Associates in Capital Markets (ACAPM) today, provided its response to the Benchmark Regulation Discussion Paper issued for feedback on 15th Feb 2016. It is published by European Securities and Market Authority (ESMA), under the auspices of the European Parliament and the Council, with the goal developing a consistent methodology to regulate indices used as benchmarks in financial instruments and financial contracts in the European Markets.
The following text sets the tone for the response provided by ACAPM.
"We are of the view that a uniform regulation for benchmarks is necessary for ensuring that the benchmarks produced and used in EU are “robust, reliable and representative” of the market/economic reality while maintaining a high level of consumer and investor protection.
A comprehensive regulation such as this would ensure that the benchmarks are not subjected to manipulation - through improved oversight, governance and control. This is a welcome sign especially in the wake of siloed national level legislations across Europe which tend to be fragmented and show divergence in various aspects of application. This makes it cumbersome for the administrators, contributors and users of the benchmark to effectively, track, implement or monitor.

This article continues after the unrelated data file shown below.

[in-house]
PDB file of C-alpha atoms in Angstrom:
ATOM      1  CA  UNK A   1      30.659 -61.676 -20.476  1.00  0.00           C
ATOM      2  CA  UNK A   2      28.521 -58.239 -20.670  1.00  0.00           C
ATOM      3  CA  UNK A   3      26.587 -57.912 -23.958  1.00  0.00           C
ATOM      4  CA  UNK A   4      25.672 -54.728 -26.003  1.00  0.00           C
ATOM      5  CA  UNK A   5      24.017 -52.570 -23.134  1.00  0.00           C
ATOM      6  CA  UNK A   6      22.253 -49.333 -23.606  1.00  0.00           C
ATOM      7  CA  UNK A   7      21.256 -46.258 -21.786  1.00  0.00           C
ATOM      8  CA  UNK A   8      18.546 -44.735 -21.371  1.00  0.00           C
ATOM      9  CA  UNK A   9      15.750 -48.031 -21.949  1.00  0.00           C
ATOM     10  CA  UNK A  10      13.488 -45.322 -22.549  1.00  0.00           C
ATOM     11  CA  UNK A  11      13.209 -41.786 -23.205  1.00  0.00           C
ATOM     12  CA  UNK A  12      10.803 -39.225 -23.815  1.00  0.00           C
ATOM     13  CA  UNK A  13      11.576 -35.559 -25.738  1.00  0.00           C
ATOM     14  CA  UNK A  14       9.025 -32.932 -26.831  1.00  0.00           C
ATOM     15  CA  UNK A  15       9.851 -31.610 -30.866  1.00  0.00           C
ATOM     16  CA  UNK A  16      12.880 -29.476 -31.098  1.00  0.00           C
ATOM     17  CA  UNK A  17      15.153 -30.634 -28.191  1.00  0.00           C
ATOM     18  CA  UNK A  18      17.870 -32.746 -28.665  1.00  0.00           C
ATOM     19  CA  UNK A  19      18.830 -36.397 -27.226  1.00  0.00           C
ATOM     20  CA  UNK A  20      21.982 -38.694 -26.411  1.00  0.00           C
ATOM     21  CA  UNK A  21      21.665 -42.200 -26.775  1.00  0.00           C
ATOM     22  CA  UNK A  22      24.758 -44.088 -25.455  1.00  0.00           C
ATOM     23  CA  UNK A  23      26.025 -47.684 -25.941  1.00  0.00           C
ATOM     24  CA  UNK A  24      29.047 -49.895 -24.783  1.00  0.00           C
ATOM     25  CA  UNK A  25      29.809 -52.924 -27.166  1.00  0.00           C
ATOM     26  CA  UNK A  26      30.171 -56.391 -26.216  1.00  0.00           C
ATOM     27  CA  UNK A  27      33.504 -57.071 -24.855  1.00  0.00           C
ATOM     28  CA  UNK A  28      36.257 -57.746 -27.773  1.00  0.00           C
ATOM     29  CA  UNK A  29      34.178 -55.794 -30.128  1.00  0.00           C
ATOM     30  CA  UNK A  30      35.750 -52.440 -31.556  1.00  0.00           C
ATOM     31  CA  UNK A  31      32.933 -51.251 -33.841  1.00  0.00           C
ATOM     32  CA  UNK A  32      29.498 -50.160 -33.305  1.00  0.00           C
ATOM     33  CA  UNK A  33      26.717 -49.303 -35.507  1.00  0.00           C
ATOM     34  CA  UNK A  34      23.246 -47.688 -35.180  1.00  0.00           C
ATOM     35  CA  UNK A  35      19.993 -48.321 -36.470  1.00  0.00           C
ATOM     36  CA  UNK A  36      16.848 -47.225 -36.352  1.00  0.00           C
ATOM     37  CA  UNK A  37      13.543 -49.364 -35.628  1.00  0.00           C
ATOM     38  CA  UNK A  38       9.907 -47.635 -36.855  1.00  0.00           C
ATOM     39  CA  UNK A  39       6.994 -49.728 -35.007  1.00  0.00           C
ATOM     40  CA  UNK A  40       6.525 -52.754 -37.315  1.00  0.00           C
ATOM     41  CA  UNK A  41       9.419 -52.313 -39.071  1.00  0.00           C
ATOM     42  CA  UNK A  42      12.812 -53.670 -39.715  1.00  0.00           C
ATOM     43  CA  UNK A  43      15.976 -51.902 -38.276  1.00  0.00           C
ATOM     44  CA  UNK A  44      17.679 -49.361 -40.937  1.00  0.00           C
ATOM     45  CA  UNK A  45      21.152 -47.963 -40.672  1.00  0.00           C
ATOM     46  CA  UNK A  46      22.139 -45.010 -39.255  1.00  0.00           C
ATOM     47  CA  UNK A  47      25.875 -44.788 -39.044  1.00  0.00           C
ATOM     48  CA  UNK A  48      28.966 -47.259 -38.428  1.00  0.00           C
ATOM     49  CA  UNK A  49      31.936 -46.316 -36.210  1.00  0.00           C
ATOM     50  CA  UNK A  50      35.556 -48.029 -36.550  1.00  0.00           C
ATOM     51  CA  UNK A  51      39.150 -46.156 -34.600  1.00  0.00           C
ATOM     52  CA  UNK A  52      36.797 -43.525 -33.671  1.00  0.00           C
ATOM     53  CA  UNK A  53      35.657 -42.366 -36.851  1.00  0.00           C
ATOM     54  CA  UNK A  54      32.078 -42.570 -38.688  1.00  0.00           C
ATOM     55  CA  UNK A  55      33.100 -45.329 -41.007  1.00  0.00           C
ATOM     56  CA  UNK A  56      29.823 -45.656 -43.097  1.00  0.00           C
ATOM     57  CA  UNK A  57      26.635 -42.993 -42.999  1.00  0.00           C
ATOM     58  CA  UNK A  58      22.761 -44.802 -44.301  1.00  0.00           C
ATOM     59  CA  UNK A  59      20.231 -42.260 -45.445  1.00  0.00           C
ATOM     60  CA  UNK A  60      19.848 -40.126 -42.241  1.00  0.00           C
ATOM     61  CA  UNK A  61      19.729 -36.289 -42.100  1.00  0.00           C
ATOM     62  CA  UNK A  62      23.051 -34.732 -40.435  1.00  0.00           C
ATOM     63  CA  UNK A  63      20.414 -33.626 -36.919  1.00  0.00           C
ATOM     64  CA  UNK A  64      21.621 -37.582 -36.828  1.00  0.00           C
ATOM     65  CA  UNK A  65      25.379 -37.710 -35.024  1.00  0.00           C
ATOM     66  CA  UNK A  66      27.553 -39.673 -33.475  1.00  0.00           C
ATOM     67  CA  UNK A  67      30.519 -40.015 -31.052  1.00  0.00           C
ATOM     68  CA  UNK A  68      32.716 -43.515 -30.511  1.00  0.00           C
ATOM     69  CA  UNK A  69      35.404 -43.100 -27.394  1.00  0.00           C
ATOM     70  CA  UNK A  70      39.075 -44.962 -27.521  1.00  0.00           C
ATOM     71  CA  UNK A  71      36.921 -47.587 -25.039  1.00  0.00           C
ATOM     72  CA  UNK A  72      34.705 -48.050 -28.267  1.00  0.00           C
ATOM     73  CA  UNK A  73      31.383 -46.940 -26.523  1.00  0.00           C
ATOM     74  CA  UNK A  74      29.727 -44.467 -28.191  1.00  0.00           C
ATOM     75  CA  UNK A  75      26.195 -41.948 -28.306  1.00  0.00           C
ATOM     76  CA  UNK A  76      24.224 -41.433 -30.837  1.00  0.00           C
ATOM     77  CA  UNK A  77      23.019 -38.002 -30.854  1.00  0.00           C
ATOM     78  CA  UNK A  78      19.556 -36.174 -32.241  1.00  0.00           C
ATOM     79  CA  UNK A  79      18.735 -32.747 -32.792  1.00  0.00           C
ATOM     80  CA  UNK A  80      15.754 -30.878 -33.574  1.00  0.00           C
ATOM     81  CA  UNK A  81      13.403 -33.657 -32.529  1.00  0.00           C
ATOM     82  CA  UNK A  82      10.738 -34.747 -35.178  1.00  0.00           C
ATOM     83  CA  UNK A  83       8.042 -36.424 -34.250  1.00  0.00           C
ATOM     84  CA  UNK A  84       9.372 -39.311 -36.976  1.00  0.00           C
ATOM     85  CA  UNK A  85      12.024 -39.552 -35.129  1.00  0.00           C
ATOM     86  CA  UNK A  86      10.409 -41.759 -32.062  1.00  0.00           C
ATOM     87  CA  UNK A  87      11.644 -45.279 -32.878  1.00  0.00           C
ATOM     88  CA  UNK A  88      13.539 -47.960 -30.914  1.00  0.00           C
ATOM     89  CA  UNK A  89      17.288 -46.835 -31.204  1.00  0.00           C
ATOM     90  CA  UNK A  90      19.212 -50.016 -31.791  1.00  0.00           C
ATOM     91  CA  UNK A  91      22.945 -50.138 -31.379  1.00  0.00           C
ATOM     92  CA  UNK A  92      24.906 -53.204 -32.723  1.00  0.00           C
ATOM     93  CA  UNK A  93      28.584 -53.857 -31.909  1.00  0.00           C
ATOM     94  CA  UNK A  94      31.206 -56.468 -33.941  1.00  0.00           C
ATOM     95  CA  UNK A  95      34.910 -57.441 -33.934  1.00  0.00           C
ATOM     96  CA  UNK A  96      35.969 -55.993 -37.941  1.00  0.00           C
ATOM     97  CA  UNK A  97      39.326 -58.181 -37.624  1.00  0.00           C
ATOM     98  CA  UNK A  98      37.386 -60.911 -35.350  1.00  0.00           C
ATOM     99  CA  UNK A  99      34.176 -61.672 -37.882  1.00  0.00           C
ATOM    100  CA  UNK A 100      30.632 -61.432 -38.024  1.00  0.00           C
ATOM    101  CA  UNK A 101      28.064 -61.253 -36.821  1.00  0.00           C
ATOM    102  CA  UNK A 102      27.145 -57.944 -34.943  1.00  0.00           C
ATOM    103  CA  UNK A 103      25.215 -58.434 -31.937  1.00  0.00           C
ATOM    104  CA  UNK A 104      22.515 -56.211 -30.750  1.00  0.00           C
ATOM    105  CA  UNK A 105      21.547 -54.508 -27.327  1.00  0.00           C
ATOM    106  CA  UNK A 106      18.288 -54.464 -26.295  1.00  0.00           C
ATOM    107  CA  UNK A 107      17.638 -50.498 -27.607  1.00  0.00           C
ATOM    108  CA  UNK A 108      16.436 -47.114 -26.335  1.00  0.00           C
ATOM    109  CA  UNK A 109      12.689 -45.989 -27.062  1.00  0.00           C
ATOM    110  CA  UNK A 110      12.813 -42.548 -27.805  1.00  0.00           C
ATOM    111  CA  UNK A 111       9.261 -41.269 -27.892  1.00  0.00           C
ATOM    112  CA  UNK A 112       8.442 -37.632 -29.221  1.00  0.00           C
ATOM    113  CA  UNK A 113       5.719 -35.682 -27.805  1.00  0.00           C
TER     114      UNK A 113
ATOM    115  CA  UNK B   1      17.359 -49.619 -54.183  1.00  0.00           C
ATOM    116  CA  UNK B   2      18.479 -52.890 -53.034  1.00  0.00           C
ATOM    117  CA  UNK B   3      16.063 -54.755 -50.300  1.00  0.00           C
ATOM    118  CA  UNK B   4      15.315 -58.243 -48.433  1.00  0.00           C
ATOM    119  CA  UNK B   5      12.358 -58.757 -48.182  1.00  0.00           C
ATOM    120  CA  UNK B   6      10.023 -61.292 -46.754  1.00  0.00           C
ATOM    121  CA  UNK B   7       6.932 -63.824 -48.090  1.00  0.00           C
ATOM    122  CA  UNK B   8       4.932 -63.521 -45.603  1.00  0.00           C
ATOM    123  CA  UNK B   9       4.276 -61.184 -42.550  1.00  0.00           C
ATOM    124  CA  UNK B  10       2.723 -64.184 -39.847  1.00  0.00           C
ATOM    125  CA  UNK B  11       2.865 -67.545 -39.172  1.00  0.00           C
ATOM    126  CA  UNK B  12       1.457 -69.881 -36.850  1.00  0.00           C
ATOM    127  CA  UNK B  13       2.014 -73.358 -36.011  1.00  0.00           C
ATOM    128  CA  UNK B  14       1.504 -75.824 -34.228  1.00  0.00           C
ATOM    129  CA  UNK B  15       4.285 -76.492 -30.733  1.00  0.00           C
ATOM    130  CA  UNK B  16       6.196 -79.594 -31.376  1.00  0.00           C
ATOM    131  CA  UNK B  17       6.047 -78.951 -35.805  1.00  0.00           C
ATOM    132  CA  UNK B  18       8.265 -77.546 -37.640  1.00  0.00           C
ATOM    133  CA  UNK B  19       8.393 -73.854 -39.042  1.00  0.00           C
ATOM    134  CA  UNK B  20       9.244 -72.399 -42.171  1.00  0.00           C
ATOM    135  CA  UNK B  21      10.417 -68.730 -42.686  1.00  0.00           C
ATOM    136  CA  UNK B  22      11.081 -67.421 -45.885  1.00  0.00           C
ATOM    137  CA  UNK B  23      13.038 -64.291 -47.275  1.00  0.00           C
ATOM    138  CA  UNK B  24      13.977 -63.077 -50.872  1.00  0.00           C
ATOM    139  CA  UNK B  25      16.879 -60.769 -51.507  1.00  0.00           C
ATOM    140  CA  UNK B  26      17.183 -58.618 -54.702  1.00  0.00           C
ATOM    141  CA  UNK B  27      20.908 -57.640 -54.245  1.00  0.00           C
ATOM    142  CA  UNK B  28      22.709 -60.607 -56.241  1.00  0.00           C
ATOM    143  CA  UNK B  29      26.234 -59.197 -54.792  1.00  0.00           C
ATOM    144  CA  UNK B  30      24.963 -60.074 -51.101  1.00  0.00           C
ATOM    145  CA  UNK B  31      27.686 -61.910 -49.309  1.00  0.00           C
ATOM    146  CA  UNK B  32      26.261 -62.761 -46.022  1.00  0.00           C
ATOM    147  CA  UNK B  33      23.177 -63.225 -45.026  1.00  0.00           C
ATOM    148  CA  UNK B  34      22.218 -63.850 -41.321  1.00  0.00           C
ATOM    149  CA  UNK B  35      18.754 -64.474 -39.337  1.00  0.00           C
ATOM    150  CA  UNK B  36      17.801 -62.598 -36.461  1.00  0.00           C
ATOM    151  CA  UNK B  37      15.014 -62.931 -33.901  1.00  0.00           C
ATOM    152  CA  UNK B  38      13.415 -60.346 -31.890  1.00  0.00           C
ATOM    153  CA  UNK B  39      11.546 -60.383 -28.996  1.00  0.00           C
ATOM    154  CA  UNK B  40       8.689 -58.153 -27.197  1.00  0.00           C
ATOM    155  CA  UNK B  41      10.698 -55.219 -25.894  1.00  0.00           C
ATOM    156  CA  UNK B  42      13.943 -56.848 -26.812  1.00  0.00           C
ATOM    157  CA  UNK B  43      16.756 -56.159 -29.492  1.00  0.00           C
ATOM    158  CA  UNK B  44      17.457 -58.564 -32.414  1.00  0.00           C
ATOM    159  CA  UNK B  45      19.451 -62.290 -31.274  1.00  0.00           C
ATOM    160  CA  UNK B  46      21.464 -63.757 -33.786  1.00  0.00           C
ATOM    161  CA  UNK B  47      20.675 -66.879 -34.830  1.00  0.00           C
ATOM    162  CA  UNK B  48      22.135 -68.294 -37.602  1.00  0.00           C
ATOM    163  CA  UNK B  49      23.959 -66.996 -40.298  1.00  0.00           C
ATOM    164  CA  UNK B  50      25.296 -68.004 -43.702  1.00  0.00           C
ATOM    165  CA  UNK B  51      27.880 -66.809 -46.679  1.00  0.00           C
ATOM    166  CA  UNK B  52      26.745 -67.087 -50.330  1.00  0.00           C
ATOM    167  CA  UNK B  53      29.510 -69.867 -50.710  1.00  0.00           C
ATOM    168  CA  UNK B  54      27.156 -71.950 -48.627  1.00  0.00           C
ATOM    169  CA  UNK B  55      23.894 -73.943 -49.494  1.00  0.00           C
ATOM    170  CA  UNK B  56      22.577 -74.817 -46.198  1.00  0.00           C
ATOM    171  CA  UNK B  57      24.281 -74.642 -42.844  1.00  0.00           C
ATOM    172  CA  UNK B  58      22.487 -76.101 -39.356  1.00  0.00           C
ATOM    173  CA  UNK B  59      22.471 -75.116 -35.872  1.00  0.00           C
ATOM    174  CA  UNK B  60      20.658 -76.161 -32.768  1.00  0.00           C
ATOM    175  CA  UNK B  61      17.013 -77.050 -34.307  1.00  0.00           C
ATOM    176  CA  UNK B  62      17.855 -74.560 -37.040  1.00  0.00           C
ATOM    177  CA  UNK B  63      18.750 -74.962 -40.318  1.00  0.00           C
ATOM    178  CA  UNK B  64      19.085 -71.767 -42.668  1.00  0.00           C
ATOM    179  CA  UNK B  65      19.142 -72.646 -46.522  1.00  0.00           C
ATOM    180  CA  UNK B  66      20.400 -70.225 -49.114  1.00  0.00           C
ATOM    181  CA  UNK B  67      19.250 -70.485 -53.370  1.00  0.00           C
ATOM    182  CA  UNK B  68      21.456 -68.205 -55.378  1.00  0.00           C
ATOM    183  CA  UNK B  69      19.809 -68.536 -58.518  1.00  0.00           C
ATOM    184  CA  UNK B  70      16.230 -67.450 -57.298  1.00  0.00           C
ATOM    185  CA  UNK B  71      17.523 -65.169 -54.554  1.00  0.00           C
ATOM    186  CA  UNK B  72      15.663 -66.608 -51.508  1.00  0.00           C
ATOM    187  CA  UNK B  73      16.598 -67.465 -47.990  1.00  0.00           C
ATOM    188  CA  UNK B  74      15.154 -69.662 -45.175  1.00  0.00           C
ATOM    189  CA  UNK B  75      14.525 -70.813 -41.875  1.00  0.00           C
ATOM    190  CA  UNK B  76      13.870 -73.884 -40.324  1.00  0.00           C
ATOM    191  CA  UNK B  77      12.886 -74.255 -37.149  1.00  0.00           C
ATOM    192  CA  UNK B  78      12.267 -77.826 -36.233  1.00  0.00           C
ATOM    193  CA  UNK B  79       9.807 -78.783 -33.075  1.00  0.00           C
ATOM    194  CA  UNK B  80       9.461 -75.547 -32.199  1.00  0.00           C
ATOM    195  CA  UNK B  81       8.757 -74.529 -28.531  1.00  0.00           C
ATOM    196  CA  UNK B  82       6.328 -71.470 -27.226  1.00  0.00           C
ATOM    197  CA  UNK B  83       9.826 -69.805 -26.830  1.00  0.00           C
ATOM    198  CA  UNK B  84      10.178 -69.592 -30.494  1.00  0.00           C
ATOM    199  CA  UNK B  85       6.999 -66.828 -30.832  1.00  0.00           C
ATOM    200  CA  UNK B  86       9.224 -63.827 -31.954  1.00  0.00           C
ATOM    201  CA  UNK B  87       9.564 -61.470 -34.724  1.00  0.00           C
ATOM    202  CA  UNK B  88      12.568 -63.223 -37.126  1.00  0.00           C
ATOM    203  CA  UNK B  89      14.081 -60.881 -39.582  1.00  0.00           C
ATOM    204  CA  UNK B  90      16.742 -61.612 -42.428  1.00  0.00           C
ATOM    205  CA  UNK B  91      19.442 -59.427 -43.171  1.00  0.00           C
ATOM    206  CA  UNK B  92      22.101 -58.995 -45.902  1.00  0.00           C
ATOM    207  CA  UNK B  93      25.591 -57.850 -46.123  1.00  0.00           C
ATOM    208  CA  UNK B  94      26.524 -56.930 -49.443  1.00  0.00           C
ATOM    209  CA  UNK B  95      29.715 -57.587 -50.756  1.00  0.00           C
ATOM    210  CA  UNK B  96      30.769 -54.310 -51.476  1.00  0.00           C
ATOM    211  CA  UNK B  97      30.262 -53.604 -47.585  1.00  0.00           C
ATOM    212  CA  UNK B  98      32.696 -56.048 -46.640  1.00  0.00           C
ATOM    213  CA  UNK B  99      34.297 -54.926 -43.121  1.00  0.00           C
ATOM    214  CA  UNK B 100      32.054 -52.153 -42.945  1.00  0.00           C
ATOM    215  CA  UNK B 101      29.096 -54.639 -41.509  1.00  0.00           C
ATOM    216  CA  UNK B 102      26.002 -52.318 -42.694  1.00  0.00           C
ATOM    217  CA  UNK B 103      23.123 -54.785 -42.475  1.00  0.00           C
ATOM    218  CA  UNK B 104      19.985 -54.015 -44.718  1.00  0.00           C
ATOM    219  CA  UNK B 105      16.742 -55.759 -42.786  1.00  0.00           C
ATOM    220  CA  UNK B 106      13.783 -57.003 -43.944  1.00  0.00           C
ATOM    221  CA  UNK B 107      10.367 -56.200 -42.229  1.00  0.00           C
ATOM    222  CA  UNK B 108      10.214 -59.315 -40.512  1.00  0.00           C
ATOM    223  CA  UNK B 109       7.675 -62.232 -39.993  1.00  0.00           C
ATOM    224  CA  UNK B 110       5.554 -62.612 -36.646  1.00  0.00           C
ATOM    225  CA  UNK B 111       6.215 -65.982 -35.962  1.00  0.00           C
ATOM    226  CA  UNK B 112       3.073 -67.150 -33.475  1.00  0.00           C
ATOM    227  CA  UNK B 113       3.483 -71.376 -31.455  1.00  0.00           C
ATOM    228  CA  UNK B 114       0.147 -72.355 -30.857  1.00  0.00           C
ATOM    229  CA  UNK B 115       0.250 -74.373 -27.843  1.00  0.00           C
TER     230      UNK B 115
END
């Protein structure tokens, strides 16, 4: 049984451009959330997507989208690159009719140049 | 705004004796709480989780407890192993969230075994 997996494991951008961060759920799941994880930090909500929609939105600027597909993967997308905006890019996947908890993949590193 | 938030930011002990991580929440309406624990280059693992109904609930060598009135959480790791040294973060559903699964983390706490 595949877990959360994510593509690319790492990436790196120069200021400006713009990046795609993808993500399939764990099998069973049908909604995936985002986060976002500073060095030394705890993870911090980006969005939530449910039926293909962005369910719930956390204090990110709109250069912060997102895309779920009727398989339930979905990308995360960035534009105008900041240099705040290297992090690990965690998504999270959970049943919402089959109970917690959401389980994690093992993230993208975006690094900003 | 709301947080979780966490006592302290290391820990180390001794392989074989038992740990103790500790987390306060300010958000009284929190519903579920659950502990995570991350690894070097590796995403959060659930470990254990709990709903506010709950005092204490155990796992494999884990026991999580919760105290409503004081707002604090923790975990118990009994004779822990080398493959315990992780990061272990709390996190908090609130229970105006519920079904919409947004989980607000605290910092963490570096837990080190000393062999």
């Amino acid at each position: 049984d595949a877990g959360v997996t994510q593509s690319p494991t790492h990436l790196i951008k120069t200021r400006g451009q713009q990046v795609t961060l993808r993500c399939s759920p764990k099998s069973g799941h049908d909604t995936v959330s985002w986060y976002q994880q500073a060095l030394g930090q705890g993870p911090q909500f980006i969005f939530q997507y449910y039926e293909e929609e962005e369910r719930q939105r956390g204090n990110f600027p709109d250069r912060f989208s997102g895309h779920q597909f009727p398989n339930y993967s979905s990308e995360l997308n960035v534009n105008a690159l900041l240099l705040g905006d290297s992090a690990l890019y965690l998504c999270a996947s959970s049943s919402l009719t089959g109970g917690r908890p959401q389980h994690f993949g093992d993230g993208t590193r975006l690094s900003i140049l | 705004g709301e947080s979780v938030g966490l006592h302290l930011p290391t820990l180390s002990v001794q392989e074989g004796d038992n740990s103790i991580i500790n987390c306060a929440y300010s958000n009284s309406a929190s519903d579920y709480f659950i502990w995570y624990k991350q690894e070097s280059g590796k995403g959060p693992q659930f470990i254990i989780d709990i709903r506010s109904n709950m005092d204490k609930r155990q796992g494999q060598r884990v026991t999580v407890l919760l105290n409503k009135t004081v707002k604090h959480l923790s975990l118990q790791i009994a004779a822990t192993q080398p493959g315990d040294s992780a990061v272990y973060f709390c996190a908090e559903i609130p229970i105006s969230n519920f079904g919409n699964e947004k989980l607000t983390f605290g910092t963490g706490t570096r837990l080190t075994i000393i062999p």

While a harmonised benchmark regulation is a step in right direction for ensuring accuracy and integrity of benchmark, it is important that it should not be an overburden to the parties involved. The regulatory framework should be streamlined and consolidated where possible. This can be done through supervisory discretion where possible based on the nature, scale and complexity of the benchmark. However, it is also equally essential that the core principles of the proposed regulation should not be compromised in a way that the credibility of the benchmark may be put at risk. The regulation would achieve maximum effectiveness when there is optimum balance between regulatory oversight and ease of implementation. It is necessary to highlight this point since there are a number of nuances which need to be finalised before the release of the draft technical standards and technical advice.
It is also important to ensure that the regulation acts as a superset of all the regulations in the EU such as IOSCO principles, ESMA-EBA principles etc. to ensure a unified overarching regulation."